It is morally questionable for what should be the obvious reason: that such a strategy has a high probability of resulting in considerable economic suffering all over Spain, but also in the injury and death of many Spaniards, mostly Catalans.
There is no need to stray into the realms of conspiracy theory to believe in such an interpretation. There is a perfect historical example in our own history that shows how this process could operate. In the 1860 Election, the southern states threatened secession if Abraham Lincoln, the Republican candidate, won the Presidency. He did, and they followed through. War resulted, though neither Mr. Lincoln nor the South truly desired, and despite the fact that Mr. Lincoln never intended to abolish slavery where it already existed. If he had made abolition a campaign promise, the vast majority of Americans would have voted against him.
Yet during the war, precisely because of the war, Mr. Lincoln was forced to adopt the abolitionist position. There were sound reasons for doing so: to win the moral high ground and forestall European intervention; to deny resources to the South and gain willing manpower for the North; to shore up his political base with the Radical Republicans. These were finally able to force through the Thirteenth Amendment, abolishing slavery; a constitutional amendment that was inconceivable just five years earlier. And during those three years, the American public experienced a sea change of opinion, and went from majority opposition to abolition, to majority support for abolition. The Civil War marked a turning point in American nationalist sentiment: we stopped being “these United States” and became “the United States”.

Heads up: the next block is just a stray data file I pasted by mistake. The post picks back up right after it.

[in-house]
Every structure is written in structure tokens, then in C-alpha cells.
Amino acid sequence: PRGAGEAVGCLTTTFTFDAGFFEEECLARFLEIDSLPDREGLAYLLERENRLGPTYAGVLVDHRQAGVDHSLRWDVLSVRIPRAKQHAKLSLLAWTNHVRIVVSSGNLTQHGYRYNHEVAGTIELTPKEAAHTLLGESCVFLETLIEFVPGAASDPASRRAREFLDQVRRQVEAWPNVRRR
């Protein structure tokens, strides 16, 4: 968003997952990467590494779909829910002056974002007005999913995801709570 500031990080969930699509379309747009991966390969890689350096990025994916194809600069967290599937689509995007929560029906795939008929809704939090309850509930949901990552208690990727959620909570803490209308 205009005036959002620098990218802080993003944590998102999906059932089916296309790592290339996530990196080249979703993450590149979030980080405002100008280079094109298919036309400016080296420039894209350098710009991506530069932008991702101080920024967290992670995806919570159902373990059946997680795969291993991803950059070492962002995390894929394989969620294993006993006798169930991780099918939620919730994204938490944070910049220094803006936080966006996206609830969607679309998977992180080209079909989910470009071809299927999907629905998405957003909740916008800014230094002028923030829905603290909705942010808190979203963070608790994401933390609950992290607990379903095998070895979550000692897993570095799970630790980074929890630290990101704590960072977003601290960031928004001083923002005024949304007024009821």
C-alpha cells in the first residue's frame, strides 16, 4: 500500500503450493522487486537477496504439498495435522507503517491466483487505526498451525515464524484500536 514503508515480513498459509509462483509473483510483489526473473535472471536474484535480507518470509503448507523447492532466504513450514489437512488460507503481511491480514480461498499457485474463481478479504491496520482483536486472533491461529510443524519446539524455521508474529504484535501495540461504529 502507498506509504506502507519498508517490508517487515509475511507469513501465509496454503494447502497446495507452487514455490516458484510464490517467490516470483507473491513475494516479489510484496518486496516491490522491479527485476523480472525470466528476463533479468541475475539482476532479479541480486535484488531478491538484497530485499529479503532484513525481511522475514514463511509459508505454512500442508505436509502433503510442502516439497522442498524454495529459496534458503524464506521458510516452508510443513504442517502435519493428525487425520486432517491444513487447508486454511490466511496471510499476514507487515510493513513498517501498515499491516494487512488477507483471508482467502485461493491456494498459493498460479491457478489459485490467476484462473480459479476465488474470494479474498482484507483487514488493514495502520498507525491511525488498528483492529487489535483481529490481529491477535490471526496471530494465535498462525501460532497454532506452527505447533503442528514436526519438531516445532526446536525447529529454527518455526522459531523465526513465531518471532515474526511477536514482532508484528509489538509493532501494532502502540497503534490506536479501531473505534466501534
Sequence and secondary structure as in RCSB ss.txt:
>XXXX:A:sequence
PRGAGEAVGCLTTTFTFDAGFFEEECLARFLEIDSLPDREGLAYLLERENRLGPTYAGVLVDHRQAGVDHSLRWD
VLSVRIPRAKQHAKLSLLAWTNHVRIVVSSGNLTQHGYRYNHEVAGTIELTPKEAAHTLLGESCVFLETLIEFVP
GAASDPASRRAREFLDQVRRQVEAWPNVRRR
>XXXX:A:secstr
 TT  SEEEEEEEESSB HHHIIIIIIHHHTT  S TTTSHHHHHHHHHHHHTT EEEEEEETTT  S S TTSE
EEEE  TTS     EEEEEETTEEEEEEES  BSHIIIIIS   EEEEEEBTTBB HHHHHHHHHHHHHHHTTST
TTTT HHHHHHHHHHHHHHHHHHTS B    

There are many Spaniards who long for a similar development in their own nation: the subsuming of regional identities into the national identity. Catalans, in their desire for independence, may be helping to create the unitary, Spanish, monarchical state that is the very antithesis of their objective. It is possible that the Partido Popular, while preferring Catalonian acceptance of the status quo, nevertheless sees the benefits of “Plan B”: a constitutional crisis that will allow them to reshape the nation according to their own preferences and to their own benefit.
It is worth noting, in our own history, that after the 1860 election, the next time a Democrat sat in the White House was 1885. The Partido Popular – and the increasingly discredited Spanish monarchy – might fancy that they would enjoy similar longevity in the new, more powerful government as the “saviors of the Spanish nation”.
Sources and Notes:
 Merriam Webster Dictionary Online
 Fernando Betancor, “Catalonia and Spain: Endgame Scenarios,” Common Sense, 21 April 2014
 I would like to point out that the multiplication of the cumulative errors applies as much to Mr. Rajoy and his advisors, and to Mr. Mas and his advisors, as it does to me. This makes any sort of political analysis of outcomes a highly dubious affair even for the so-called experts.
 Ortiz, Fiona and Phillips, Branden, “Separatist parties win Catalonia election in Spain,” Reuters, 26 November 2012
 “47% of Catalans would vote for independence while 28% would oppose it,” Catalan News Agency, 30 April 2014
 Stephen Burgen, “Catalan independence rally brings Barcelona to a standstill,” The Guardian, 11 September 2012
 Tobias Buck, “Catalan business takes a nervous look at independence,” Financial Times, 18 March 2014
 Like any complex issue, there is truth and falsehood mixed into all of these justifications. I do not intend to argue either case in this article, only present the reasons as evidence of the desire to accomplish the change.
Daniel G. Sastre, “El 46% suspendería la autonomía de Cataluña si hay consulta ilegal,” El Mundo, 21 April 2014 (Spanish only)